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Have A Pet Safe Christmas!

 

Ho! HO! Ho! And HOLD IT - until you review these unsuspected risks, spray-on snow, tinsel, toxic foods and plants, lighting, wires, batteries, rubber bands...

 

Remember that pets are attracted to the seasonal decorations so keeping your pet safe will require special care.

 

December 14, 2021 update | TheDogPress.com

Nel Liquorman, Investigative Reporter

 

Animals are attracted to  Christmas decorations so keeping your pet safe will require special care. A review of items that may be harmful (or fatal) to your pet will help you keep the merry in your holidays without emergency trips to the vet.

 

One of the biggest hazards is tinsel on your Christmas tree. Dogs and cats are attracted to the sparkly stuff. Both have been known to eat tinsel which can slice up their gastro-intestinal system. If it gets packed into a ball, surgery will be required.

 

Unfortunately, many items that pets swallow will not show up on x-rays unless air is trapped along with the items. This can make diagnosis difficult and costly – meanwhile your pet will be suffering.

 

Christmas Tree Safety:

A Christmas tree standing in chemical-free water may seem safe enough but the sap mixes with the water and may be more toxic than the chemicals used to keep the tree fresh. Bacteria from the standing water or fertilizers that were used while the tree was in the ground can cause stomach upset or worse. Spray-on snow adds more chemical risks so be aware of this hidden risks.

 

Electric cords may be chewed by your pet but the risk becomes greater when the wires are attached to dazzling lights. When you go out, unplug the lights.

 

Christmas Ornaments and Decorative Items:

Hooks used to hang the ornaments can also be swallowed by a curious pet and a hook dropped into carpet could be stepped on. Painted ornaments and toys may contain lead, especially if they are from China.

 

Small glass ornaments may be mistaken for a ball and if your dog can get his mouth around it, it can get broken. If ingested it can cause severe damage to the gastro-intestinal tract.

 

Most live Christmas flowers and plants are toxic {Ref #1}. Lilies can cause kidney failure if ingested by pets, while poinsettias, mistletoe, Christmas cactus, and holly can inflict a wide range of problems such as irritation to the mouth, nausea, vomiting, diarrhea. Many florists use toxic cocoa mulch {Ref #2} in potted plants which is deadly to cats.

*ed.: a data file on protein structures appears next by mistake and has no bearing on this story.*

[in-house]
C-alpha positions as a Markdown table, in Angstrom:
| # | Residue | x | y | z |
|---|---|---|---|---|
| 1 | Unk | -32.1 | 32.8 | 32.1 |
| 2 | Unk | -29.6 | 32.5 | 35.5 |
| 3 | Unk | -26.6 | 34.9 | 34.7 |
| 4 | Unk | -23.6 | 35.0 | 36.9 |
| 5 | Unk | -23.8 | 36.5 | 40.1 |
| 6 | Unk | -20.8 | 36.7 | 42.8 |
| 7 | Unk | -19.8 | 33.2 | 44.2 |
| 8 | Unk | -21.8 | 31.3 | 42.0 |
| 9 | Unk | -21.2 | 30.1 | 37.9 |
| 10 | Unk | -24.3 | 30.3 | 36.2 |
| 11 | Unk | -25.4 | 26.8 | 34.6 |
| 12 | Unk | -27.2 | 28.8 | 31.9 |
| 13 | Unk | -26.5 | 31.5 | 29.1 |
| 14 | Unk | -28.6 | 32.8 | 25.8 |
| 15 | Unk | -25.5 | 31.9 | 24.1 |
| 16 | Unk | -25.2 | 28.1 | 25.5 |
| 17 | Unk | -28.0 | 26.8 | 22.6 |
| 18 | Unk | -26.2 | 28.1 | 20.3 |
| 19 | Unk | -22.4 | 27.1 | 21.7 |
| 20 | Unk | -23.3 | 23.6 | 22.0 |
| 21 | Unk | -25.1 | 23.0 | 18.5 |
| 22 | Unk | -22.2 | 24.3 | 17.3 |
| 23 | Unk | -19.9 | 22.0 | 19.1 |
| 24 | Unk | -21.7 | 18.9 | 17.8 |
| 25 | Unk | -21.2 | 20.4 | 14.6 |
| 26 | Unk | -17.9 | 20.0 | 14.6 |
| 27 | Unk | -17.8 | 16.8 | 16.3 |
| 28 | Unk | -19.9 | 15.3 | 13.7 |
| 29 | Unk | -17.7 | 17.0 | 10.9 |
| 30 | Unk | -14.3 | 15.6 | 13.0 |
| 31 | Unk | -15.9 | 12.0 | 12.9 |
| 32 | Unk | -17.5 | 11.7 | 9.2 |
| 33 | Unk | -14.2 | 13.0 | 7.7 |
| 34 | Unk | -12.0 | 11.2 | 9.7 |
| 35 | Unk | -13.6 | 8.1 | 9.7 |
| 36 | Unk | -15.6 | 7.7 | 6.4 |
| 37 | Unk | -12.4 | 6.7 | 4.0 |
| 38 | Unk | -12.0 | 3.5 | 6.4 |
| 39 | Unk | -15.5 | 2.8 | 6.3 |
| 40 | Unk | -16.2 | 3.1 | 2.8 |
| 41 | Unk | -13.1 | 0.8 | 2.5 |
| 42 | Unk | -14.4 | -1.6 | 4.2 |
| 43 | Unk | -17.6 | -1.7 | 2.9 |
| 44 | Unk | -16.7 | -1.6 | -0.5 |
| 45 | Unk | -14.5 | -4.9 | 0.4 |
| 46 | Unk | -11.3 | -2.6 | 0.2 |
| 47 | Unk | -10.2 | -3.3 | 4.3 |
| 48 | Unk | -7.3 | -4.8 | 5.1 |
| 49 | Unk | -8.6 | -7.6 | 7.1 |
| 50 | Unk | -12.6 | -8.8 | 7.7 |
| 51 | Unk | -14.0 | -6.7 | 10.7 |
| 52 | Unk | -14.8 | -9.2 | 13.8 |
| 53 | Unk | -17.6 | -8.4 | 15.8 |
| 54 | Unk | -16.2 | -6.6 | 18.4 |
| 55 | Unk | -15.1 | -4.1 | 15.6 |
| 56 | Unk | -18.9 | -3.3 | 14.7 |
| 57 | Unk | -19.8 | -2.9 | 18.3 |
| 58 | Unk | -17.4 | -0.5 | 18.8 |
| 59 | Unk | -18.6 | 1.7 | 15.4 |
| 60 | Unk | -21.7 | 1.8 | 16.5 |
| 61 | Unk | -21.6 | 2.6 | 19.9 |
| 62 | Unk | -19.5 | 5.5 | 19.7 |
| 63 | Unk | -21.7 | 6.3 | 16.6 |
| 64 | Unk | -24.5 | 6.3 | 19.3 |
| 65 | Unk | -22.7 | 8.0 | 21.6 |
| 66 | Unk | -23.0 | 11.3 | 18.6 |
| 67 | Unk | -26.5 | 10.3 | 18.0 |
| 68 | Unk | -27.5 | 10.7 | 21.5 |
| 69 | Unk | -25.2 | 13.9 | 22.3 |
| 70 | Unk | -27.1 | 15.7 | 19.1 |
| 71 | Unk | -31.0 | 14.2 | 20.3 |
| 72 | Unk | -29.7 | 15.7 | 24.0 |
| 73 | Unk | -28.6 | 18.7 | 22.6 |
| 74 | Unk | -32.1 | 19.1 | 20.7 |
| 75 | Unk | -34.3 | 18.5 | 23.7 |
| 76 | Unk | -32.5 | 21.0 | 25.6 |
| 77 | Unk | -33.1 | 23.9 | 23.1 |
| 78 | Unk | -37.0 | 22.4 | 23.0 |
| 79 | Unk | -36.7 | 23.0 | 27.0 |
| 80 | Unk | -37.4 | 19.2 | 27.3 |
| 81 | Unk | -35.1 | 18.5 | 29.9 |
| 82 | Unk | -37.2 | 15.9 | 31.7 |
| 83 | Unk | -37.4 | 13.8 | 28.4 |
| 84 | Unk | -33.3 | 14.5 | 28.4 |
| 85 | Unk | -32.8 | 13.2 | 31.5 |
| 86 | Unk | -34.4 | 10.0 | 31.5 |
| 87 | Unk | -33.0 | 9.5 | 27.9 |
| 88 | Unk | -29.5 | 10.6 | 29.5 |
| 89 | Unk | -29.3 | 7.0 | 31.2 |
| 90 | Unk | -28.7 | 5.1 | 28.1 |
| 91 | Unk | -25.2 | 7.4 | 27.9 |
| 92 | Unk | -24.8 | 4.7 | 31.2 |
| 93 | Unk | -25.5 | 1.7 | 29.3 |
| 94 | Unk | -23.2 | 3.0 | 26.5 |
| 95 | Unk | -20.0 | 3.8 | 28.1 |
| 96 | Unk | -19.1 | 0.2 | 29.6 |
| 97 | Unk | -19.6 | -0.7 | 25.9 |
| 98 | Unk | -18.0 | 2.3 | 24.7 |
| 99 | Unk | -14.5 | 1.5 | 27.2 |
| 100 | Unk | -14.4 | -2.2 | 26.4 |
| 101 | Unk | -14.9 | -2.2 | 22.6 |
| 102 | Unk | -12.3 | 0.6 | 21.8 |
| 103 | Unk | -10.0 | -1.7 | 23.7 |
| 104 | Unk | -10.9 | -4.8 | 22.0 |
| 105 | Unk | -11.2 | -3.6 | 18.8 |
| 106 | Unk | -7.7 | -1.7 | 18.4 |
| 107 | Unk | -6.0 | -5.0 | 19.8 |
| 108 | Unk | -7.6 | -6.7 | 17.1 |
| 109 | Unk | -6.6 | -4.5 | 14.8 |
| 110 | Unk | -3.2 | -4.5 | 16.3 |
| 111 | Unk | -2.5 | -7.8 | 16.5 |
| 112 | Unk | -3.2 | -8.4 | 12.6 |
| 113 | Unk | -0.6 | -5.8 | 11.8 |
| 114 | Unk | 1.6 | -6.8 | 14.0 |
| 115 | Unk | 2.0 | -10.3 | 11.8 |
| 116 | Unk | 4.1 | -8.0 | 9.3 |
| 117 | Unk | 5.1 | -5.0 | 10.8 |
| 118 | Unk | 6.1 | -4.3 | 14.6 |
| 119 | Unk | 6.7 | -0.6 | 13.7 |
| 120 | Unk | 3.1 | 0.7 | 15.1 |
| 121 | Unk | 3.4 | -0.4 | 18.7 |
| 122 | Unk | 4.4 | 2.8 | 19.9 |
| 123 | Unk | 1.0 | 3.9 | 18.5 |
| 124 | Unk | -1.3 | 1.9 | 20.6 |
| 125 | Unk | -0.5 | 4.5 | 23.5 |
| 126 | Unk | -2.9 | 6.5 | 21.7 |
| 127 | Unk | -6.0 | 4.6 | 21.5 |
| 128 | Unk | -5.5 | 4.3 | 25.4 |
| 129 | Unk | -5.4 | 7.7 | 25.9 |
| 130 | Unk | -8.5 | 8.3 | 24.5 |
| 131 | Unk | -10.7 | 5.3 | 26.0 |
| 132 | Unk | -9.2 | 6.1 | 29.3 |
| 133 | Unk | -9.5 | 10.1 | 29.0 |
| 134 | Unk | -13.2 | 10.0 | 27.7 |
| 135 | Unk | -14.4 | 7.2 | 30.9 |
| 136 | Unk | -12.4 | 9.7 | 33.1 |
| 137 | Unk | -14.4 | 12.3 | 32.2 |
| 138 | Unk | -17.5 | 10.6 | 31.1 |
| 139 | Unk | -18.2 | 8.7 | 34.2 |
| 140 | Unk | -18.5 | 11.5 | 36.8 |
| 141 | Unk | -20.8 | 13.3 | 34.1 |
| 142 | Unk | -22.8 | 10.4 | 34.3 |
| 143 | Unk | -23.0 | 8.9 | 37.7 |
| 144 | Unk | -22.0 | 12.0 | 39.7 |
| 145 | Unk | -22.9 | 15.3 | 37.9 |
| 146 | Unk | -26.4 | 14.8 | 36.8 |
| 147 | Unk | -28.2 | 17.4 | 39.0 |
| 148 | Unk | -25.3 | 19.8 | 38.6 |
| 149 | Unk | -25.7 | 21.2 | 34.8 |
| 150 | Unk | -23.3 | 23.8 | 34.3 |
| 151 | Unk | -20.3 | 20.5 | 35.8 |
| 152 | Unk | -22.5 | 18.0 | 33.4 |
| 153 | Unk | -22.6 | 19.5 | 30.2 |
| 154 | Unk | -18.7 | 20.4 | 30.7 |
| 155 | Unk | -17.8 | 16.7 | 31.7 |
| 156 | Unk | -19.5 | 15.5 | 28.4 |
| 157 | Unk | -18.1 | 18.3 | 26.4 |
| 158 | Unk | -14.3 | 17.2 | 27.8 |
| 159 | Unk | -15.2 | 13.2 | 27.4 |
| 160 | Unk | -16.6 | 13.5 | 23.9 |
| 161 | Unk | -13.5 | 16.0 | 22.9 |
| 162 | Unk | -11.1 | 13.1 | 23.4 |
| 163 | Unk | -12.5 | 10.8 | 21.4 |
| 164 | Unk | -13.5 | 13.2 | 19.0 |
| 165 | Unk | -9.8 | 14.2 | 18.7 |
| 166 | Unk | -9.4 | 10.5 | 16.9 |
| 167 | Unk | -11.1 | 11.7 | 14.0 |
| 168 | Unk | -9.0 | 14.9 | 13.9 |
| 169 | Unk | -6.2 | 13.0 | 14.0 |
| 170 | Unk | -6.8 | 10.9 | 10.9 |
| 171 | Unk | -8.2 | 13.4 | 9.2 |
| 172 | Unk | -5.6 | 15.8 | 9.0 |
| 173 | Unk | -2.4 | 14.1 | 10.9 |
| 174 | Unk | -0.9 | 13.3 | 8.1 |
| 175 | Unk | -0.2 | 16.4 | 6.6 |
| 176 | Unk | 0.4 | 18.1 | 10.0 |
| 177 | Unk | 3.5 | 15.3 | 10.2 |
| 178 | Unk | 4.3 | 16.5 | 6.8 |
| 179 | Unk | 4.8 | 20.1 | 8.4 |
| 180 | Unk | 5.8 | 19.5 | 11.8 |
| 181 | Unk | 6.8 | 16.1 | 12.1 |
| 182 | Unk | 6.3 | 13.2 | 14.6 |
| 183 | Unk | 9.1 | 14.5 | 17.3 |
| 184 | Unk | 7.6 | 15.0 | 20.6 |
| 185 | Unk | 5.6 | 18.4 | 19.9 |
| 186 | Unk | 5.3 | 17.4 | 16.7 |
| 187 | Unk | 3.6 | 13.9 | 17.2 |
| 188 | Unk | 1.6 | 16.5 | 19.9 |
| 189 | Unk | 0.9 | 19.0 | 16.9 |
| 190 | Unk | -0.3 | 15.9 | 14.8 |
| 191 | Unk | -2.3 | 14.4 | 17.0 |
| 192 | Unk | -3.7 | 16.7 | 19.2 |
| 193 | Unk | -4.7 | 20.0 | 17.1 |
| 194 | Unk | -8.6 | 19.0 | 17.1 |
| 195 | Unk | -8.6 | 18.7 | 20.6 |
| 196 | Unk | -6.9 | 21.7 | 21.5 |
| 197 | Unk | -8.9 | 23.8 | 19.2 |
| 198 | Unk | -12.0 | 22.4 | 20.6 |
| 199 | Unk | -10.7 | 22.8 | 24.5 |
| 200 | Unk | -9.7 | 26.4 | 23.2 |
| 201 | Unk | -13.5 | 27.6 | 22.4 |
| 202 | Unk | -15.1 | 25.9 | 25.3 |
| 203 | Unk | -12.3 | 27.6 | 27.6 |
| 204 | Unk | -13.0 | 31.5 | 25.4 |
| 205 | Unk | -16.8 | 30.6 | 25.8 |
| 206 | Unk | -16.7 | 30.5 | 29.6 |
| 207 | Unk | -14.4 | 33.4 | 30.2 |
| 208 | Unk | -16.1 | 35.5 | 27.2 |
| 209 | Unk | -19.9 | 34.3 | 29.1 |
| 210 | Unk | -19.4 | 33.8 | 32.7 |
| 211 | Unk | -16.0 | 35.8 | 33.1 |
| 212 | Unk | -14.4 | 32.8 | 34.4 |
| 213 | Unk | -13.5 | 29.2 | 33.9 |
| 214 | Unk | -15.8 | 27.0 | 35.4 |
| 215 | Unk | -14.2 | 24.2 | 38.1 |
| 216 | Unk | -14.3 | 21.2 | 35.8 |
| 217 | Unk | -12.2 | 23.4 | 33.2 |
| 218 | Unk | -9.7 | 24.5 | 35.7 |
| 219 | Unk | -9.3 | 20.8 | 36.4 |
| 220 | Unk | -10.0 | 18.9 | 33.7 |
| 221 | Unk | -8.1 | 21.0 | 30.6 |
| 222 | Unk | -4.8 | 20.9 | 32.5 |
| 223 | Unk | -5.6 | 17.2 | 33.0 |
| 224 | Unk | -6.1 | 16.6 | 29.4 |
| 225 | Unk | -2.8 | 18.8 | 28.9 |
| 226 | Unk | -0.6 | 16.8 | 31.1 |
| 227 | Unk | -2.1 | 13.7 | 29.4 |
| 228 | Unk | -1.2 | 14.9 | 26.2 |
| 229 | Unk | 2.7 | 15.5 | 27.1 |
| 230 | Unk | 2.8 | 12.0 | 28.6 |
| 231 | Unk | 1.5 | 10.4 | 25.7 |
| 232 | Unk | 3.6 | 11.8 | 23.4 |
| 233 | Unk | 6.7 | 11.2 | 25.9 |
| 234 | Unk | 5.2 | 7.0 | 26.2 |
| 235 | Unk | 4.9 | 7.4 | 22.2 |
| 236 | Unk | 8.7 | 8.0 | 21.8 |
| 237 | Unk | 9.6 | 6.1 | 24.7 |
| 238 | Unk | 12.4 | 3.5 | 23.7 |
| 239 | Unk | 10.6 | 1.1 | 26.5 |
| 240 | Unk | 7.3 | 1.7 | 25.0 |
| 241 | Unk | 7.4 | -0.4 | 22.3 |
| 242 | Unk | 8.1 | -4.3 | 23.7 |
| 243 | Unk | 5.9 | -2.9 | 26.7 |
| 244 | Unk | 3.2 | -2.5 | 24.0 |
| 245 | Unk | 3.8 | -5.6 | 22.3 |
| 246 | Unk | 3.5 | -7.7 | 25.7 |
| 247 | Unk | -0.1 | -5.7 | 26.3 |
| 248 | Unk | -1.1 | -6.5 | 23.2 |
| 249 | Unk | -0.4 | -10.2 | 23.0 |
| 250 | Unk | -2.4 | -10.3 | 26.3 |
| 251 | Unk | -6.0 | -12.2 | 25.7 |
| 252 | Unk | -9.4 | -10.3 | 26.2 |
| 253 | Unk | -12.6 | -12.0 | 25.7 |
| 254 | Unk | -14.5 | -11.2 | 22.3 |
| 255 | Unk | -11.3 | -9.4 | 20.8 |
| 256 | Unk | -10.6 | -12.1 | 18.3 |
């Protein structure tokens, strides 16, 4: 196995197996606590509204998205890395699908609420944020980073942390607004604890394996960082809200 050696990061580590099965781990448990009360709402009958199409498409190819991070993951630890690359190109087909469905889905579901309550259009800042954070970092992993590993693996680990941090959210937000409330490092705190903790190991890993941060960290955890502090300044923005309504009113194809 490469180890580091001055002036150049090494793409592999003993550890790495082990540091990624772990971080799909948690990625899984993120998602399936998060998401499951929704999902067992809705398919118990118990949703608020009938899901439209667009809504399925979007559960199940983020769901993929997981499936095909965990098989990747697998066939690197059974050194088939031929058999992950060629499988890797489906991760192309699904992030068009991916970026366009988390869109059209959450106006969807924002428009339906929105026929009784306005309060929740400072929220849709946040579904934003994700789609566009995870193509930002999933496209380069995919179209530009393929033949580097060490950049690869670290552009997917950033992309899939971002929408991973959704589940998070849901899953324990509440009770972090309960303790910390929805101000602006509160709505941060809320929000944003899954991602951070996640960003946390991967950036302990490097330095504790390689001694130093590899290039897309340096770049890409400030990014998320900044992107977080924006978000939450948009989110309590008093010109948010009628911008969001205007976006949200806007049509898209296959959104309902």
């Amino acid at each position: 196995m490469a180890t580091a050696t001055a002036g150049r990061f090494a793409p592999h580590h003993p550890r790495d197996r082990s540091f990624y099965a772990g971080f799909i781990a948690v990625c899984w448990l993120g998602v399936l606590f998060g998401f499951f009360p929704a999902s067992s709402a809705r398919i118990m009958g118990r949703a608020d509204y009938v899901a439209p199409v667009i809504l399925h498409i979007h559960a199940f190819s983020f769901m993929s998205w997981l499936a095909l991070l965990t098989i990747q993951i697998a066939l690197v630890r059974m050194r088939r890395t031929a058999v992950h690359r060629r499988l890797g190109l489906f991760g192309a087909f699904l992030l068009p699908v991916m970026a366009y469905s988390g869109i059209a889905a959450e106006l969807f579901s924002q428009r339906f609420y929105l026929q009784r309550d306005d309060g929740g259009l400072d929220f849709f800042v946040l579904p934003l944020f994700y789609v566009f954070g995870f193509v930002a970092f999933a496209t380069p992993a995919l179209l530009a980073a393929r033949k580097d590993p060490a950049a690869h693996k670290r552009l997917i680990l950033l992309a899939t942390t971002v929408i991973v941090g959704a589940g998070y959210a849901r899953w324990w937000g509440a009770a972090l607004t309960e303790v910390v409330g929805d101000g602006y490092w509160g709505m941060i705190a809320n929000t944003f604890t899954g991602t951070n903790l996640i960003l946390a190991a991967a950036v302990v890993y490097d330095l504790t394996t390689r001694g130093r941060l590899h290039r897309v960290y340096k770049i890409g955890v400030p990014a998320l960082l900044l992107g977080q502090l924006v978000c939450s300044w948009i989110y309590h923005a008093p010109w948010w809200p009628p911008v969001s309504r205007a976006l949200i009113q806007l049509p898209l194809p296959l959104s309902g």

Like small children, pets are curious, and candles should be well out of reach. And remember that any flame gives off carbon monoxide, so don’t get carried away with candles when your windows are tightly closed in the winter.

 

Christmas Foods Safety:

Keep pets away from chocolate, alcoholic drinks, raisins, and onions. Garlic, fatty skin from the turkey, many spices and bones may do more than just sicken your pet. Never give your pet any yeast dough when you are baking. The dough can expand (rise) and have potentially fatal results.

 

Non-seasonal items like plastic wrap and plastic bags can be harmful to your pet for a variety of reasons.Keep in mind that our stomach is vertical whereas our pets’ bellies are suspended like a hammock. We can pass gas easily but dogs, especially large breeds, can die from gastric torsion {Ref #3} when an over-full stomach bloats up and twists.

 

Plastic wrap or plastic bags can be harmful to your pet and if they contain tasty food they may be ingested. If you use liquid potpourris, keep them out of reach of visiting pets and children. Walking through spilled liquid and then licking paws result in severe oral, dermal and ocular damage, especially for a cat. Rubber bands pose a choking hazard and contain a chemical that especially attracts cats.

 

Other Holiday Season Risks:

While you are enjoying the wonders of winter, don’t forget that your pet could suffer hypothermia. Also, road salts and chemicals on their paws needs washing off. They can they irritate the pads but should not be licked off for obvious reasons.

 

Christmas toys and gifts often come with batteries which contain corrosives. If a pet chews on a battery, it can result in ulcers to the mouth, tongue and gastro-intestinal tract. During the hustle, bustle and stresses of the season, take care not to leave any medications exposed.

 

NEL ON RECALLED, RECYCLED, COUNTERFEIT DOG FOODDuring the stress of holidays (and now COVID) remember to give your pets extra attention so they don't feel neglected while everyone is making merry during this wonderful season. Make it a joyous Christmas for your family and the safest one ever for your pet!

 

My personal motto when it comes to Christmas is; “THE ONLY THINGS OF VALUE IN THIS HOUSE ARE THE PETS”!

 

And lastly, keep your veterinarian's number handy.  If vets are closed, among the best phone numbers to call in an emergency is 800-222-1222 the National Poison Control Center which will automatically connect to their free service in your state. Depending on who answers, you may get quick, basic information for animal poisoning, 24-7.

 

Reference Information: {1} Dangerous Holiday Plants ~ {2} cocoa mulch ~ {3} gastric torsion

TheDogPress.com EST 2002 Feb 2013 171119122112  https://www.thedogpress.com/Columns/Pet-Safe-Christmas-132_Nel.asp

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